4. The chief concern of Virginia’s beekeepers is the occurrence of Varroa mites in bee hives. This parasitic mite transmits diseases, reduces honey bee productivity, and is the major contributing factor to the annual 31% mortality rate of honey bee hives in Virginia, up from less than 8% before the introduction of honey bee mites into the state.

    5. Besides parasitic mites, other invertebrate pests are adversely affecting the health and productivity of the honey bee. These pests include the greater and lesser wax moths, as well as small hive beetle (SHB). These pests damage honey bee comb, equipment, and hive products.

    6. Queens are replaced every 2 to 3 years to improve production and longevity in honey bee hives. Purchased queens are usually obtained from suppliers in another state. Most of the queen producers supplying queens to Virginia’s beekeepers are located in states affected by severe pests of the honey bee, such as the Africanized honey bee (AHB) and SHB.

    7. Chemical products, such as miticides and antibiotics, are frequently used to control pests and diseases of the honey bee. These products present a risk of contaminating honey and wax, and have potential adverse side effects on honey bees.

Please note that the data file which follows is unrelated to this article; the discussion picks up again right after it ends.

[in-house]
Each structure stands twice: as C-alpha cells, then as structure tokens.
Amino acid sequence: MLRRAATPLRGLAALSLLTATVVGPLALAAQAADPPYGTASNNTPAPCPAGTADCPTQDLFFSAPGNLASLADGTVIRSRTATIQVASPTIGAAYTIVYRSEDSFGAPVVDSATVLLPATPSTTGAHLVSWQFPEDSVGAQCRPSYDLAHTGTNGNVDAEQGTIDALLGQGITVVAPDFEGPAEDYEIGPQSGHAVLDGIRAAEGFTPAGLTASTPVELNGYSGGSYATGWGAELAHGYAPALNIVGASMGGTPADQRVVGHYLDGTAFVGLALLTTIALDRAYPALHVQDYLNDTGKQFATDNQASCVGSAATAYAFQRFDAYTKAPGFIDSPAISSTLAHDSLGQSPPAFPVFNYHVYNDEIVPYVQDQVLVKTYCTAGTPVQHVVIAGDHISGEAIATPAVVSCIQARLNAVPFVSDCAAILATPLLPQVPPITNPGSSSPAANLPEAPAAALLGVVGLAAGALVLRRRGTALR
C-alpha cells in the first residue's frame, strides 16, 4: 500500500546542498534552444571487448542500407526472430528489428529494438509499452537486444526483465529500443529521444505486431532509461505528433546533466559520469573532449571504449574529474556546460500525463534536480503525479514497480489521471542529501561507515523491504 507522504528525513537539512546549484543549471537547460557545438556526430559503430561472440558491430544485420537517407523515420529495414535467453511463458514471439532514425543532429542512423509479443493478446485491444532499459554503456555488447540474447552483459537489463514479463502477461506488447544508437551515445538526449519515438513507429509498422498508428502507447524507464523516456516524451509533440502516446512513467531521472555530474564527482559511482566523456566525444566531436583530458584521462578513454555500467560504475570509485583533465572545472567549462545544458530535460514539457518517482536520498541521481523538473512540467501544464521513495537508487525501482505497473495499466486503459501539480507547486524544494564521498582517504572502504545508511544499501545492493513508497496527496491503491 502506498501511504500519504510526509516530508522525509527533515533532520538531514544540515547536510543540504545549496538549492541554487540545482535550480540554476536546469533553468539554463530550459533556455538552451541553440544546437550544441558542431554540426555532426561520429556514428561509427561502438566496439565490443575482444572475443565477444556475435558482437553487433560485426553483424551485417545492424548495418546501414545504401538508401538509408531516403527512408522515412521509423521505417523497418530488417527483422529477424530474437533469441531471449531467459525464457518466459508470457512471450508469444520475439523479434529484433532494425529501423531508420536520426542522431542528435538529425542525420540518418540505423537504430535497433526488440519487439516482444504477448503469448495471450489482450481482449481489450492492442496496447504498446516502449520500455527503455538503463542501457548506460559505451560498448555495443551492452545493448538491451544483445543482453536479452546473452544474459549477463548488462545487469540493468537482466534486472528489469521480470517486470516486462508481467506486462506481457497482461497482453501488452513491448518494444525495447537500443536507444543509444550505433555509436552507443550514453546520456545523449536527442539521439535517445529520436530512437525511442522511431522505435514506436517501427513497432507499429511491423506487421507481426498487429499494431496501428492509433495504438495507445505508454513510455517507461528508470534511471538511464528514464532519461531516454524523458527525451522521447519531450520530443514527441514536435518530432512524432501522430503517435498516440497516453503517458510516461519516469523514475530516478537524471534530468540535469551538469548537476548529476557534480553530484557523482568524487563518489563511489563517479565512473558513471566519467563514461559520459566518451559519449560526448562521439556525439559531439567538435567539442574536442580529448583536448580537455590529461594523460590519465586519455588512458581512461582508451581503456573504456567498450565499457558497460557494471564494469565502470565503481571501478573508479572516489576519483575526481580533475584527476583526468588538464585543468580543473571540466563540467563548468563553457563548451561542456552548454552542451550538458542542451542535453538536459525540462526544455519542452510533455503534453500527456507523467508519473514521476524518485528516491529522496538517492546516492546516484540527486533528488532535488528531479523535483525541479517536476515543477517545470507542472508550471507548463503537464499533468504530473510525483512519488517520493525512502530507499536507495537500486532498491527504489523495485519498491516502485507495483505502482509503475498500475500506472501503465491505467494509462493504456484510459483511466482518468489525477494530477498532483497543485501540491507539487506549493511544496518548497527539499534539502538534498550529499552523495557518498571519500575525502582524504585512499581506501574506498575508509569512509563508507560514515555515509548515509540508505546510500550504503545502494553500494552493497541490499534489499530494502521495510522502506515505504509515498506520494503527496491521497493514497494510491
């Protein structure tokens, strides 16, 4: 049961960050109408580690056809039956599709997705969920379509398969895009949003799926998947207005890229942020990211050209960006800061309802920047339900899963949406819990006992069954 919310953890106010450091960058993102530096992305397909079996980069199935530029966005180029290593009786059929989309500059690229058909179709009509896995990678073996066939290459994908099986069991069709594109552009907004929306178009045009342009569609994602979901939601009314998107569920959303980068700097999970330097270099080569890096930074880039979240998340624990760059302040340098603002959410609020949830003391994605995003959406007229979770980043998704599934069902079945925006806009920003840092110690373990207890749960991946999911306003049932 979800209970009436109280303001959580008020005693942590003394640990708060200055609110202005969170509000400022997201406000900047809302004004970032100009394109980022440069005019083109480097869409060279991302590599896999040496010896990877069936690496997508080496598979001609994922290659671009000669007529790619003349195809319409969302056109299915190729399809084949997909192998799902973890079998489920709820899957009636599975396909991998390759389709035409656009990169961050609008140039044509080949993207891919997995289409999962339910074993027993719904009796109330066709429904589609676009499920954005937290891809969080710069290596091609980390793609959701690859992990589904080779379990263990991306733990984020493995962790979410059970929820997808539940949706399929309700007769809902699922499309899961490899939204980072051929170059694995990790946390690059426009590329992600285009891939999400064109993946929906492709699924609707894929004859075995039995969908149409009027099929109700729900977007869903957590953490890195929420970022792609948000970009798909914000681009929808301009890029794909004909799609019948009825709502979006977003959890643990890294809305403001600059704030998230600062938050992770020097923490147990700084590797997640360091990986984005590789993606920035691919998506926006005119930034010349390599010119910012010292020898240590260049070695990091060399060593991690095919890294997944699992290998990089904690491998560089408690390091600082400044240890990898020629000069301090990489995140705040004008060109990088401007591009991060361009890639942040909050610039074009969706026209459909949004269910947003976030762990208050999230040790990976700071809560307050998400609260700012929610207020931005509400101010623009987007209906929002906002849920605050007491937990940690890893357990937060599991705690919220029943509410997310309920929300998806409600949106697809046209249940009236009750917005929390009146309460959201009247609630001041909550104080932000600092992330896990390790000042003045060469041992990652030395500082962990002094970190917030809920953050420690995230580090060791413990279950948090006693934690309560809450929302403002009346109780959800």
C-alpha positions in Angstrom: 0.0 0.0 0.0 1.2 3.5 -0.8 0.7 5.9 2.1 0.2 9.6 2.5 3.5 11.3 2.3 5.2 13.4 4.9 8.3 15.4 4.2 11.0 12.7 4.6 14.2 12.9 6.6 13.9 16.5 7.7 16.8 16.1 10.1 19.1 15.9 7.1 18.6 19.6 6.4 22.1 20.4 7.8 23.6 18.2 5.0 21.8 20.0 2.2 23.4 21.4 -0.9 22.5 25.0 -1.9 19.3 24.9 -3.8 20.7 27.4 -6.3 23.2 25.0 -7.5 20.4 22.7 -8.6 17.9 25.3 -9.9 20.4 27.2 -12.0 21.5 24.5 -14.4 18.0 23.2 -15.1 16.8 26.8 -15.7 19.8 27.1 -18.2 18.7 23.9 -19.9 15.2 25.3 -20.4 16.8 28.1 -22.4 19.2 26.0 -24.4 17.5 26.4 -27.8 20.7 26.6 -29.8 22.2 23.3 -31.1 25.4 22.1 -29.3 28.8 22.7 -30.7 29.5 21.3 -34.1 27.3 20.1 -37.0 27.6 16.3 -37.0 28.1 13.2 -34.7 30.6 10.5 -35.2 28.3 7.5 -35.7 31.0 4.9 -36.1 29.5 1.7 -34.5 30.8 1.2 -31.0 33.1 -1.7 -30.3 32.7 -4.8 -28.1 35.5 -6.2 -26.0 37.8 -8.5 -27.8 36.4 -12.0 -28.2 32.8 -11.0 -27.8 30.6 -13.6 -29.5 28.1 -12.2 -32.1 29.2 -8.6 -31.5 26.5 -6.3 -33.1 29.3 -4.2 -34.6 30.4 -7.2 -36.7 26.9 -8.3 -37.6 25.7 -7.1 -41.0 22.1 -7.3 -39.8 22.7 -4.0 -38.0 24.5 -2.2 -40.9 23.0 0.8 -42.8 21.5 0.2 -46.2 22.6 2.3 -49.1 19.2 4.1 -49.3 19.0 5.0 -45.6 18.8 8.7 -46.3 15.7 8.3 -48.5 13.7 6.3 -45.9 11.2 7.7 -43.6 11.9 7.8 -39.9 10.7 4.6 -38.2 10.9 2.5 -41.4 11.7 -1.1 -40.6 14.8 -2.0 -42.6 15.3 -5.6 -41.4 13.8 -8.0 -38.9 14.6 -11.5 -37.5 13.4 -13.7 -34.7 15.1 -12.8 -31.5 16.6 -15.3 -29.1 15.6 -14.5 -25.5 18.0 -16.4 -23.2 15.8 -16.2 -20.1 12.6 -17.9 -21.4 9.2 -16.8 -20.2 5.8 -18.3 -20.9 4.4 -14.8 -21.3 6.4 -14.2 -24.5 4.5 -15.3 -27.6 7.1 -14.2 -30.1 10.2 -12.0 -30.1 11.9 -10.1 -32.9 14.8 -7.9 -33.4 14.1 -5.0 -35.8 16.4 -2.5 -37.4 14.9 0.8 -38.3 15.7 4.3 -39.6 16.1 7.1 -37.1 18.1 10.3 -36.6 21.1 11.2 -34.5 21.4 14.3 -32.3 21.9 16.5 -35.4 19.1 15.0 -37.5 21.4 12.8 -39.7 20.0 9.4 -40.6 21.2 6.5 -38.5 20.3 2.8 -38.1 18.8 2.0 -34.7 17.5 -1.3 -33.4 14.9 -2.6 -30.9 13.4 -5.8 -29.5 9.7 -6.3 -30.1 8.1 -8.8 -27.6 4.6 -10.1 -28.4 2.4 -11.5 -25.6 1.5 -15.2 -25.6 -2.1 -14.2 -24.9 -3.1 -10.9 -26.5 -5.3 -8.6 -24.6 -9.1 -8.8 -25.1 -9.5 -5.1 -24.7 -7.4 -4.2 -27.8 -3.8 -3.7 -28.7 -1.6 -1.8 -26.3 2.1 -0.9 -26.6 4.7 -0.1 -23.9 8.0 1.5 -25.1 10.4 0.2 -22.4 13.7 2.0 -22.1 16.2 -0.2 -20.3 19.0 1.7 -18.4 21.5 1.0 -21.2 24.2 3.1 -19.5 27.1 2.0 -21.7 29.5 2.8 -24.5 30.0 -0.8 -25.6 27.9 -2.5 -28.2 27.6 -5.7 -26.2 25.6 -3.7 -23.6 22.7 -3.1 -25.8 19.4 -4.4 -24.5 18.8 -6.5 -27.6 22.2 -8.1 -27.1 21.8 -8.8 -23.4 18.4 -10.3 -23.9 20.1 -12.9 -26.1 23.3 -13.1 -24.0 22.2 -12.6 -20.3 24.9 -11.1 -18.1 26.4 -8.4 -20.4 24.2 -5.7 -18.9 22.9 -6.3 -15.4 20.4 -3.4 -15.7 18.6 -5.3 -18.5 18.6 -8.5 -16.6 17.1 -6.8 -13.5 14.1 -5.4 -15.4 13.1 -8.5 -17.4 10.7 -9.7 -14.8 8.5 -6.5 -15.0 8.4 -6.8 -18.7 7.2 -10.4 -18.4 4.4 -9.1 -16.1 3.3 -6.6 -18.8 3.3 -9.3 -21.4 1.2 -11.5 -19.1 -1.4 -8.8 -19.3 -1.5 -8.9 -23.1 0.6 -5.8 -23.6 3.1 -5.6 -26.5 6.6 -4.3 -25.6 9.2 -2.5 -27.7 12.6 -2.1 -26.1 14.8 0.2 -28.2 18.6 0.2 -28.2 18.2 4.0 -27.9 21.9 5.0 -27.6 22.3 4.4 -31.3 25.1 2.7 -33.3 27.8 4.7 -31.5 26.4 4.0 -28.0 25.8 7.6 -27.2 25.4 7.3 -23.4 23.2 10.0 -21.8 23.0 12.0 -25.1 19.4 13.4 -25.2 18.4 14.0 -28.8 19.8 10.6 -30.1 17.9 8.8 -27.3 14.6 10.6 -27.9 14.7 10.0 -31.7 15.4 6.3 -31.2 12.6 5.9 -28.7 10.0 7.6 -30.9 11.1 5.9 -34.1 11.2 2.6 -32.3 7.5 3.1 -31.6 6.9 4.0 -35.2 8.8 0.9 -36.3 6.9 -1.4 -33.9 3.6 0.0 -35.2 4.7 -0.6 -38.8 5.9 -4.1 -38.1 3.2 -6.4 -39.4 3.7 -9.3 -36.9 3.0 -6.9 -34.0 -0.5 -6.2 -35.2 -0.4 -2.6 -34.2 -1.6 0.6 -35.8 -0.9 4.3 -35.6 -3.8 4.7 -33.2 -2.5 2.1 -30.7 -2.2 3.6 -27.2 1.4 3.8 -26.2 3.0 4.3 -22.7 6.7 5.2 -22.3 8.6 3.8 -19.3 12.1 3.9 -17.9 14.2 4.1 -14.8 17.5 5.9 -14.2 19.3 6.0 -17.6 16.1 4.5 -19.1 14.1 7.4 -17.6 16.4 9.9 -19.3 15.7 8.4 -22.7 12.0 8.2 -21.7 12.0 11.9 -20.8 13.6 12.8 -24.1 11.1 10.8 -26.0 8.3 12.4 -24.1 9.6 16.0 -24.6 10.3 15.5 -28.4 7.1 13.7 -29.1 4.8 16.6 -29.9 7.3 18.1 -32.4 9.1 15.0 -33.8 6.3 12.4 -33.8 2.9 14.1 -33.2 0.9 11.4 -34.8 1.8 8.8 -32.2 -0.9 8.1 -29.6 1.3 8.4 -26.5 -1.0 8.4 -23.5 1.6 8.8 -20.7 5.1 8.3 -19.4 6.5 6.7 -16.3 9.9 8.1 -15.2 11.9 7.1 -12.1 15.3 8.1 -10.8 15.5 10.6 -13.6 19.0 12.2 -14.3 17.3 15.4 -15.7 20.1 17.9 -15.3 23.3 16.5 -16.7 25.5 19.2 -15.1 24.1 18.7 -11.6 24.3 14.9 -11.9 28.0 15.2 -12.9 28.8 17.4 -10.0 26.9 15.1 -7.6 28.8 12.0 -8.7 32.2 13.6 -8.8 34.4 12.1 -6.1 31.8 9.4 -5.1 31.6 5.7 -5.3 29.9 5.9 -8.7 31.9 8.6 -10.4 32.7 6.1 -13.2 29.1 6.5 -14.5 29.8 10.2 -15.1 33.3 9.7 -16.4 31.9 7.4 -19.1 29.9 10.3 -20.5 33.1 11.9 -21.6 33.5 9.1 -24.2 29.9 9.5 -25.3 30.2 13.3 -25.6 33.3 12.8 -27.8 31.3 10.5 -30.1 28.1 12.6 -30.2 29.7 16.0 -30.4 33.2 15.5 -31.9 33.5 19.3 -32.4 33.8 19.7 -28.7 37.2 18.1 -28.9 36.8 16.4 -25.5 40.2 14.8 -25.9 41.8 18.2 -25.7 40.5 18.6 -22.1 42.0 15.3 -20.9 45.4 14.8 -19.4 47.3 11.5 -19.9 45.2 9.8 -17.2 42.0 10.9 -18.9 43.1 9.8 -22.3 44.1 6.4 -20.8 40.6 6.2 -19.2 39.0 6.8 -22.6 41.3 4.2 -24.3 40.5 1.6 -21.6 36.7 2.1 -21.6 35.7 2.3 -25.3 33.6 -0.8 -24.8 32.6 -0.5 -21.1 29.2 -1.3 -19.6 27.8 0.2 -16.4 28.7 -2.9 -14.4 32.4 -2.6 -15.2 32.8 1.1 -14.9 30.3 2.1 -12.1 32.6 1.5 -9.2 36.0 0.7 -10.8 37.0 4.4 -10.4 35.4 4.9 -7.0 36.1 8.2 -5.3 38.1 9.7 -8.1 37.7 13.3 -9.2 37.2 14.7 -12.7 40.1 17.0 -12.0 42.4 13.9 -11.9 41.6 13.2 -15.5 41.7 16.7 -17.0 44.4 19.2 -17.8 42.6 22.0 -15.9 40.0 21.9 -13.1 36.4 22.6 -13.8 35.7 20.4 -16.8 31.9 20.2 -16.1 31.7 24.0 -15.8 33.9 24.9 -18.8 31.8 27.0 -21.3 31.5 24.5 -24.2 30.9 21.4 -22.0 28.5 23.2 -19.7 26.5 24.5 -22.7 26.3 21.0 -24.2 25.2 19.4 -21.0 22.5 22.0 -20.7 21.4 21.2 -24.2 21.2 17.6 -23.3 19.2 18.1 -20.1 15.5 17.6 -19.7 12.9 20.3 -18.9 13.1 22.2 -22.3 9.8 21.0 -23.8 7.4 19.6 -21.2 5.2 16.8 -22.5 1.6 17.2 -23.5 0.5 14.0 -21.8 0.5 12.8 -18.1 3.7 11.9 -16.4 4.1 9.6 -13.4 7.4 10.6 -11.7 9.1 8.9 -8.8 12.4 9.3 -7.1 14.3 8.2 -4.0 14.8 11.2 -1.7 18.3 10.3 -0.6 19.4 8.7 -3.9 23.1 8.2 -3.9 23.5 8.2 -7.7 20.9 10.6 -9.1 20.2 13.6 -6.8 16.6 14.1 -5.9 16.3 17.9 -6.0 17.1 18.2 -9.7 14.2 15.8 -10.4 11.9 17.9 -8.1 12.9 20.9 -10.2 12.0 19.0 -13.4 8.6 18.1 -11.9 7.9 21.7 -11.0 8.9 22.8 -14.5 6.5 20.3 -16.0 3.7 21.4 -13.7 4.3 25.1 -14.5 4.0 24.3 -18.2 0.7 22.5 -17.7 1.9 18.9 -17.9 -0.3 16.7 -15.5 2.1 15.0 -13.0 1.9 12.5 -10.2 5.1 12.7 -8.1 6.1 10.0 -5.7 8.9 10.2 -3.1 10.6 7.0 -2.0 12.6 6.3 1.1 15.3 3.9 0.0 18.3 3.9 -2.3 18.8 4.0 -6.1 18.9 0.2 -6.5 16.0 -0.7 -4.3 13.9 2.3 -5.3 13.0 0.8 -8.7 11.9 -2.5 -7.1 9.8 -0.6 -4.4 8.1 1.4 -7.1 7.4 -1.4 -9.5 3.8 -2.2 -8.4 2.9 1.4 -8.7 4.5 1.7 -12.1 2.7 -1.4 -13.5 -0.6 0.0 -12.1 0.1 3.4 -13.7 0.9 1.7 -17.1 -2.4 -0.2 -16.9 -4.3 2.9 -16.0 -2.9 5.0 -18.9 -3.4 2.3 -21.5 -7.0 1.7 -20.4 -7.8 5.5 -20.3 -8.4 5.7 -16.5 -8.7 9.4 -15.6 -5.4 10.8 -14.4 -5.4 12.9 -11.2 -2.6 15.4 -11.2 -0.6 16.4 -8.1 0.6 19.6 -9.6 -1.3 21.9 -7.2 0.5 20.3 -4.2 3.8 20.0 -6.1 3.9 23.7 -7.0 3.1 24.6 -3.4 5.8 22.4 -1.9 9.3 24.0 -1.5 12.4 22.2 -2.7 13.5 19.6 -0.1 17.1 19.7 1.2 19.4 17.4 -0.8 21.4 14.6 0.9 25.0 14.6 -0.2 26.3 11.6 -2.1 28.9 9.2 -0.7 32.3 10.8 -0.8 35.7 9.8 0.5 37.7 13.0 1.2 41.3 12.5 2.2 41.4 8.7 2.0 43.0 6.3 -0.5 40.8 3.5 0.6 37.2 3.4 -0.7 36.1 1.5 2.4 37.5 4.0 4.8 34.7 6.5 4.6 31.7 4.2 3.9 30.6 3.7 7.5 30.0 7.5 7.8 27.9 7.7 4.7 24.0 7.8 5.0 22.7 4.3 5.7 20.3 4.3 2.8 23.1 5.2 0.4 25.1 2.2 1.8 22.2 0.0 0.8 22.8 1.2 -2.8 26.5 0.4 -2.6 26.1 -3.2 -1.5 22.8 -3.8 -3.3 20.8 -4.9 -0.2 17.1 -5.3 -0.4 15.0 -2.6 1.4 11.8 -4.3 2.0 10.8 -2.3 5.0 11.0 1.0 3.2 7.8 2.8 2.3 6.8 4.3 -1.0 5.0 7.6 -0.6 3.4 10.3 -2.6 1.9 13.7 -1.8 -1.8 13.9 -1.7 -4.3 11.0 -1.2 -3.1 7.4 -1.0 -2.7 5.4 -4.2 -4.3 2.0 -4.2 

8. Natural or organic alternatives are frequently requested needs for control of honey bee pests and diseases. A source of honey bee queens resistant to mites and diseases in Virginia is needed to reduce reliance on chemical products.

    9. The application of lawn care products and pesticides to control public health pests, particularly insecticides, is of higher concern than the application of agriculture pesticides in the accidental poisoning of honey bee hives. Beekeepers involved in pollinating agriculture crops take precautions and instruct farmers to avoid pesticide poisoning of hives. Beekeepers with apiaries in suburban and urban locations are more susceptible to the adverse effects of pesticides used to control insect pests.

    10. Loss of hive equipment and honey bees from black bear damage is a concern for rural beekeepers. These beekeepers maintain a larger number of hives and are more likely to be involved in commercial beekeeping activities than suburban/urban beekeepers. As the population of black bears increases and its range expands, human and black bear interaction is expected to increase. The Department of Game and Inland Fisheries recommends education and use of exclusionary devices to reduce the damage to bee hives caused by black bears.